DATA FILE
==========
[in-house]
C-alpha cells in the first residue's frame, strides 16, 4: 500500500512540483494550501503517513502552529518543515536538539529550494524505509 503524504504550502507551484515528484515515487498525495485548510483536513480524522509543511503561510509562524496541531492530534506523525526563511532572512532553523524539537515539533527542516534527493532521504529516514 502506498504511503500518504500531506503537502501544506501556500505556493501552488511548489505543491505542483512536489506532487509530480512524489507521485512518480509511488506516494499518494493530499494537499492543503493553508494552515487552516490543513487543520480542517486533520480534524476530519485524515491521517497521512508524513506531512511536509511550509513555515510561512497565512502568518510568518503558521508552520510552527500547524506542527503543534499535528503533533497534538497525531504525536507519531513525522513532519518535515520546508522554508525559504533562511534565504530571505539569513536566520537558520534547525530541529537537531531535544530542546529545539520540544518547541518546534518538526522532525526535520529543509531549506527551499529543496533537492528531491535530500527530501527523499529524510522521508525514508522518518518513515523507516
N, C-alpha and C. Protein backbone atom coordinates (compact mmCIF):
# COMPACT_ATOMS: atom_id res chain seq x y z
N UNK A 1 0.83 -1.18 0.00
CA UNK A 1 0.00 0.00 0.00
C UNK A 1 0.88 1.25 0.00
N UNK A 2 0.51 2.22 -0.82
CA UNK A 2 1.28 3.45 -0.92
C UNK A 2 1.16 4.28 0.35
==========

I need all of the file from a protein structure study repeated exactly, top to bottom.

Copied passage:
[in-house]
C-alpha cells in the first residue's frame, strides 16, 4: 500500500512540483494550501503517513502552529518543515536538539529550494524505509 503524504504550502507551484515528484515515487498525495485548510483536513480524522509543511503561510509562524496541531492530534506523525526563511532572512532553523524539537515539533527542516534527493532521504529516514 502506498504511503500518504500531506503537502501544506501556500505556493501552488511548489505543491505542483512536489506532487509530480512524489507521485512518480509511488506516494499518494493530499494537499492543503493553508494552515487552516490543513487543520480542517486533520480534524476530519485524515491521517497521512508524513506531512511536509511550509513555515510561512497565512502568518510568518503558521508552520510552527500547524506542527503543534499535528503533533497534538497525531504525536507519531513525522513532519518535515520546508522554508525559504533562511534565504530571505539569513536566520537558520534547525530541529537537531531535544530542546529545539520540544518547541518546534518538526522532525526535520529543509531549506527551499529543496533537492528531491535530500527530501527523499529524510522521508525514508522518518518513515523507516
N, C-alpha and C. Protein backbone atom coordinates (compact mmCIF):
# COMPACT_ATOMS: atom_id res chain seq x y z
N UNK A 1 0.83 -1.18 0.00
CA UNK A 1 0.00 0.00 0.00
C UNK A 1 0.88 1.25 0.00
N UNK A 2 0.51 2.22 -0.82
CA UNK A 2 1.28 3.45 -0.92
C UNK A 2 1.16 4.28 0.35